The first goal of the group is one of networking- making composers in the area aware of one another and what we're working on. The meetings are one method of achieving this, the Blog is another (and the original one, actually), and networking sites like MySpace and FaceBook are another method (most of the composers who've been to the meetings have one or the other, if not they're own website). The endgame of this goal is not only the obvious one- stated above- but one that could include collaboration, not only with one another but with artists in different fields such as film and visual art, among others.

The second goal is exposure, not only for our individual works but for the scene in general. To make not only the art music world, both in Atlanta but outside of it, aware of the existence of new music composers, but the larger community in general. To that end, things like the MySpace site and YouTube (with performances from the Eyedrum concert available for your viewing pleasure here) are beneficial. As is media exposure (with the AJC writeup of "Turned On" making people aware of things), the concerts themselves (the more people who come out, the more people who become aware of us, the more people who might be there next time), as well as projects like the CD we gave away at the Eyedrum show. The MySpace page includes pieces from several artists involved in the group, and is rotated on a monthly basis to included new artists.

Of course, this type of group is of benefit to individual artists looking to get their name and their music out there. But one of the things I've found myself most inspired by in Darren's vision for the group- and one of the reasons I've wanted to contribute as much as possible- is that it is very much about the community, not just catering to specific individuals, although of course there will be overlap of individuals featured from concert-to-concert, CD-to-CD, MySpace playlist-to-playlist, and so forth as the process begins to include podcasts and other avenues. It's this sense of community I hope to inspire in my work as a filmmaker as we go from movie-to-movie (more on that later...but first it would help if I, I don't know, FINISHED the first movie :) ).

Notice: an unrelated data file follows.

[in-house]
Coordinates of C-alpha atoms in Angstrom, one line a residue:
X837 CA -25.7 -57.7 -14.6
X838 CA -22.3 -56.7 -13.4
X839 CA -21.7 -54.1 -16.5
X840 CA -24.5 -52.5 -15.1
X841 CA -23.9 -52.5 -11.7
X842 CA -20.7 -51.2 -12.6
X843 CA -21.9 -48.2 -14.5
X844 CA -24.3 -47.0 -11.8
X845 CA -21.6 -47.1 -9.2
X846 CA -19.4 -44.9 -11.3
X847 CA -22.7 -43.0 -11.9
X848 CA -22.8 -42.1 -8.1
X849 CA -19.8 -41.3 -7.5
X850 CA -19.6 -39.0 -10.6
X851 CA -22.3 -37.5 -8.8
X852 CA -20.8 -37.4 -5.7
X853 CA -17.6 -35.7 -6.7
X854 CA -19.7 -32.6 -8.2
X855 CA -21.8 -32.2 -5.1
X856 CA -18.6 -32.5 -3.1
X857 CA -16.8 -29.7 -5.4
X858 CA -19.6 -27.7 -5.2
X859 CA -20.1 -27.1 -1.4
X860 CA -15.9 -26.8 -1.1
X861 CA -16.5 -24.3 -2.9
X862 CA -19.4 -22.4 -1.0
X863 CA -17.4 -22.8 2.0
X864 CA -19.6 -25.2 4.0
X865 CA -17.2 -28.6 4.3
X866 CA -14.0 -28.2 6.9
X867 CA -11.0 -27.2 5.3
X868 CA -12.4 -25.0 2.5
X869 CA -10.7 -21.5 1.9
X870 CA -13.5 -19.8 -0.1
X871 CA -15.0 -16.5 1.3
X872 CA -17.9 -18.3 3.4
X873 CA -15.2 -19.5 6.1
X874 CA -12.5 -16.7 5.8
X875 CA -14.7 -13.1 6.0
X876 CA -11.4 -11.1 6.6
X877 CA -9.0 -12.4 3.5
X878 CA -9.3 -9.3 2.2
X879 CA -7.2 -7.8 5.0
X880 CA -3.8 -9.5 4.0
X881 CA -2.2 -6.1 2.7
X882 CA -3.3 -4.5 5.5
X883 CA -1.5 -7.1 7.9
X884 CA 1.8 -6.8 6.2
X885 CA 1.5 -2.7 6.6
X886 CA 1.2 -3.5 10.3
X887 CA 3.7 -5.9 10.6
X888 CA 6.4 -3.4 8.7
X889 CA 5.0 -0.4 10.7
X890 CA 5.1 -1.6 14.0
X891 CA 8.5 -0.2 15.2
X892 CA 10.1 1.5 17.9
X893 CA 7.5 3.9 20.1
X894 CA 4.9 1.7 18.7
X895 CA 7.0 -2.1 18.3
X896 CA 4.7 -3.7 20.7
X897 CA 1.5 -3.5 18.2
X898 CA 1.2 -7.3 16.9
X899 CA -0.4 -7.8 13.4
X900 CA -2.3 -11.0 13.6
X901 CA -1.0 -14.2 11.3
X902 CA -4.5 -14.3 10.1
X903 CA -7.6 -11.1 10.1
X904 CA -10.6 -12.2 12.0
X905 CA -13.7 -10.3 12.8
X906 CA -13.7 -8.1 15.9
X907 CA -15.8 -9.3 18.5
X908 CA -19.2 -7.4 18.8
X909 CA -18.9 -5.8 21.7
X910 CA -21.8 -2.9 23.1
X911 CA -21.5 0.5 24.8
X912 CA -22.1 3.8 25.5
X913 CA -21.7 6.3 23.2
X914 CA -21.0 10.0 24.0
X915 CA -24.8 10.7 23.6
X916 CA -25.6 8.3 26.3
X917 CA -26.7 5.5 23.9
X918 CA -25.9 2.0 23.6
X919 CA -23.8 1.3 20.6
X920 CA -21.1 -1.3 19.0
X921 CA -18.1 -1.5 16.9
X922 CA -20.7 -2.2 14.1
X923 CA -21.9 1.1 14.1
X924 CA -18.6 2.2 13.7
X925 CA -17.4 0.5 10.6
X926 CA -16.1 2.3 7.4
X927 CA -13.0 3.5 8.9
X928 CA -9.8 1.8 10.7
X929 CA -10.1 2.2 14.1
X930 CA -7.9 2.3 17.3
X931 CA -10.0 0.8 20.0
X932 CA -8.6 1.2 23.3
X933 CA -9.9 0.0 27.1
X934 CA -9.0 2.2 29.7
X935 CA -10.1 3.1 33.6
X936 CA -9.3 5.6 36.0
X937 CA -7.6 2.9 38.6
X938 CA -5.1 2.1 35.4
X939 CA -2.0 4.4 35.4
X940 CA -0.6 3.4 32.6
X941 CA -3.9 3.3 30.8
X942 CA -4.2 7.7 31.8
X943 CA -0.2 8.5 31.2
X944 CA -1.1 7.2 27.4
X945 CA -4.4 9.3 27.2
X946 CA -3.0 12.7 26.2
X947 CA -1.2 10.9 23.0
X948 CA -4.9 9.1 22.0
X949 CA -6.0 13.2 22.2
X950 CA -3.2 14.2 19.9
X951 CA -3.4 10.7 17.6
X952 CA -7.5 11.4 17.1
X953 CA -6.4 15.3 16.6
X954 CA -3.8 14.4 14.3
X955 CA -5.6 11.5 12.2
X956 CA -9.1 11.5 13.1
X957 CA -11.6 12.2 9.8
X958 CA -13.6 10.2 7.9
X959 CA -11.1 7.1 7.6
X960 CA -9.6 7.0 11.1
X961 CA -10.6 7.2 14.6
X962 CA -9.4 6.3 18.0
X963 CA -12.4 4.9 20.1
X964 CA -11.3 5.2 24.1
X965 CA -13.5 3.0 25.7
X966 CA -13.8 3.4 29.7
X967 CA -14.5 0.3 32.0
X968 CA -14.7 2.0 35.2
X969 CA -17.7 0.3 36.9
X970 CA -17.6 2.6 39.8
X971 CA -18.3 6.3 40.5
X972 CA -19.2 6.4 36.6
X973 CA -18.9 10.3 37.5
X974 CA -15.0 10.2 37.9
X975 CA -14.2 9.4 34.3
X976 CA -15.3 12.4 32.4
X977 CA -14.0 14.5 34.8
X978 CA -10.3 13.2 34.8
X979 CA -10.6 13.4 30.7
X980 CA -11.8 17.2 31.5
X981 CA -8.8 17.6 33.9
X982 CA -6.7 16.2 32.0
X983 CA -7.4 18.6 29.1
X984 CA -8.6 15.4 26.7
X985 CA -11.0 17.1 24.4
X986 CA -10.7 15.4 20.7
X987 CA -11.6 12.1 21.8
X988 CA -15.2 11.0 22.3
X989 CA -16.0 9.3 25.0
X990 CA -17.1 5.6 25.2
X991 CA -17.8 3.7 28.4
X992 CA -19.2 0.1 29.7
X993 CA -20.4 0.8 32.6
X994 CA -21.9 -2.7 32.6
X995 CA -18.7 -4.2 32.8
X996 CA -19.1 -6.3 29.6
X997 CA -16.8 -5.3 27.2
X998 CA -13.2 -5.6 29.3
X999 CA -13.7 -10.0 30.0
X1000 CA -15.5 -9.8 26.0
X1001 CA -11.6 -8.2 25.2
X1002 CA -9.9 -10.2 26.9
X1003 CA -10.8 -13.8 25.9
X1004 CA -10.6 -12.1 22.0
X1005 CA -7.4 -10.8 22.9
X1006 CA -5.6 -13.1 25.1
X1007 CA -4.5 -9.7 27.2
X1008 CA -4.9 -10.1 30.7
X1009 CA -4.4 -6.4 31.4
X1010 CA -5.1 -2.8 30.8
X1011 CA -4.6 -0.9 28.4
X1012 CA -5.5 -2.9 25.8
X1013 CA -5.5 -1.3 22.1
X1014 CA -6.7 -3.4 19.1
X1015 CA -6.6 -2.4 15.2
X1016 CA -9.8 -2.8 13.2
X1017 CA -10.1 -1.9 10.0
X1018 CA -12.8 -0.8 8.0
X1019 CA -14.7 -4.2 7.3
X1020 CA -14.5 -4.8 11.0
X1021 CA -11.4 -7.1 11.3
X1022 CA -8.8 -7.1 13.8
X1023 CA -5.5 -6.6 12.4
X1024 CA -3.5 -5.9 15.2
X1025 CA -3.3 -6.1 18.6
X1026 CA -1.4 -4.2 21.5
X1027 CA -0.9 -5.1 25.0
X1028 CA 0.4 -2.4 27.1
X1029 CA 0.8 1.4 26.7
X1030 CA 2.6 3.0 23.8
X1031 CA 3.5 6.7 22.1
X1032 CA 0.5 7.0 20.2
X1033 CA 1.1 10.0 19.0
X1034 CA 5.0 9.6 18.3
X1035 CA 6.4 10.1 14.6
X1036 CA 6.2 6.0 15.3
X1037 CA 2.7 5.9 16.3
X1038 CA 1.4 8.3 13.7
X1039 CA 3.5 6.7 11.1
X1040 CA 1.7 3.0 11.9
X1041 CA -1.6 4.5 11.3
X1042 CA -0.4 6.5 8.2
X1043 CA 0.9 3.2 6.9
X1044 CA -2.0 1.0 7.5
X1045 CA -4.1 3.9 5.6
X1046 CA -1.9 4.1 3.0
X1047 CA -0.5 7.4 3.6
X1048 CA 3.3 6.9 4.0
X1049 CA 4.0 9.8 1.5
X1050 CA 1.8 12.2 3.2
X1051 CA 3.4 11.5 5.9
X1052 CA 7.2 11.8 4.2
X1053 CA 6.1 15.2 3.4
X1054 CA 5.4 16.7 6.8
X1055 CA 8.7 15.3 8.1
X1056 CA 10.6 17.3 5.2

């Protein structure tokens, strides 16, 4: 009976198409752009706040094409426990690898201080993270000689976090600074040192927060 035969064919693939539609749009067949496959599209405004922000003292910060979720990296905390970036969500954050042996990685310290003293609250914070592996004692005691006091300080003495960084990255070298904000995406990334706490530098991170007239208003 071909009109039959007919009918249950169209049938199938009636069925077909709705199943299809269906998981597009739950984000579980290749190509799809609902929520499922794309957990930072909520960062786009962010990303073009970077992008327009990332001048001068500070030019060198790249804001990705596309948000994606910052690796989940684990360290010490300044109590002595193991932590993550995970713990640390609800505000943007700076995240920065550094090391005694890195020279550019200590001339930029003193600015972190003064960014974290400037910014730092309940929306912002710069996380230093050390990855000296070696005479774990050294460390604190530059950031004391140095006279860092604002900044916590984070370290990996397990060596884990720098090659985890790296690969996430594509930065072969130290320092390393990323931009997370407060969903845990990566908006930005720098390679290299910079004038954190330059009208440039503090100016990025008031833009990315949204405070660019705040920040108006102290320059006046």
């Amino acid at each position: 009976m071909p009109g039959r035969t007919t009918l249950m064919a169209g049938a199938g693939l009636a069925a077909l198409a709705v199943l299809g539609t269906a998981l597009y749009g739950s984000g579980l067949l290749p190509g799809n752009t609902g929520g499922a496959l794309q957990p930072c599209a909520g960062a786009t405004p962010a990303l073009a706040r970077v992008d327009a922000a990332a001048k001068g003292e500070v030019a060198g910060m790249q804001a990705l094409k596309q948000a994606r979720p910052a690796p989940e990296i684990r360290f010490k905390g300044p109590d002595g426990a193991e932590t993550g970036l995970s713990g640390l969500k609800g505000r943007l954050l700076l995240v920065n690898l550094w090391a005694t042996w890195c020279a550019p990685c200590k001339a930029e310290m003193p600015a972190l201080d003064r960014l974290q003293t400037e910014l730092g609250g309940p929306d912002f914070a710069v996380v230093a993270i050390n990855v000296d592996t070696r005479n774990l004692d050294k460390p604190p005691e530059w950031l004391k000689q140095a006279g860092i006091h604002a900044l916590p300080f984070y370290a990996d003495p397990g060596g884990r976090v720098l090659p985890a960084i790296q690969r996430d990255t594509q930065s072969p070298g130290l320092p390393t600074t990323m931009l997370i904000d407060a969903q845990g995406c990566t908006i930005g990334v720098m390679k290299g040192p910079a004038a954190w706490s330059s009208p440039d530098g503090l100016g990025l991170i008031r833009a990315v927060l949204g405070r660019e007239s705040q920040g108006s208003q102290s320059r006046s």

Case in point- an early idea of having one show performed throughout different parts of the area, getting different audiences out, furthering exposing the scene and the artists to different pockets of the population who otherwise might not be able to drive down to Atlanta to catch a show, but are interested in the type of show it is. This idea not only benefits the scene of Atlanta Composers but the fan base for this type of music by- if needed- bringing it to them instead of just asking them to come to us. We may even get some new members to the fan base, people who might otherwise not even be aware of this type of music, but find themselves engaged in it by simply hearing it ('cause let's face it, if we don't hear it, how do we know whether we'll like it? At least, isn't that how it SHOULD be?).

It seems as though I should have more to say, but for now, I think that just about covers it. I'm very proud to be a part of this group, and look forward to being a part of it in the future, seeing how it expands, hopefully into the vision I know some of us have for it. I may not be on every concert, or CD, or podcast (and I know some people will no doubt be very happy about that... :) ), but the point of this group, from what I gathered, is to make it less about me and more about we. It's a lofty goal (especially in a field where individual ego plays a big role...come on composers, you know it's true), but after the first few months of being a part of the group, I'm optimistic that we'll be able to accomplish it in the end.

For more on the Atlanta Composers Group, visit us @

Thanks for listening,

Brian Skutle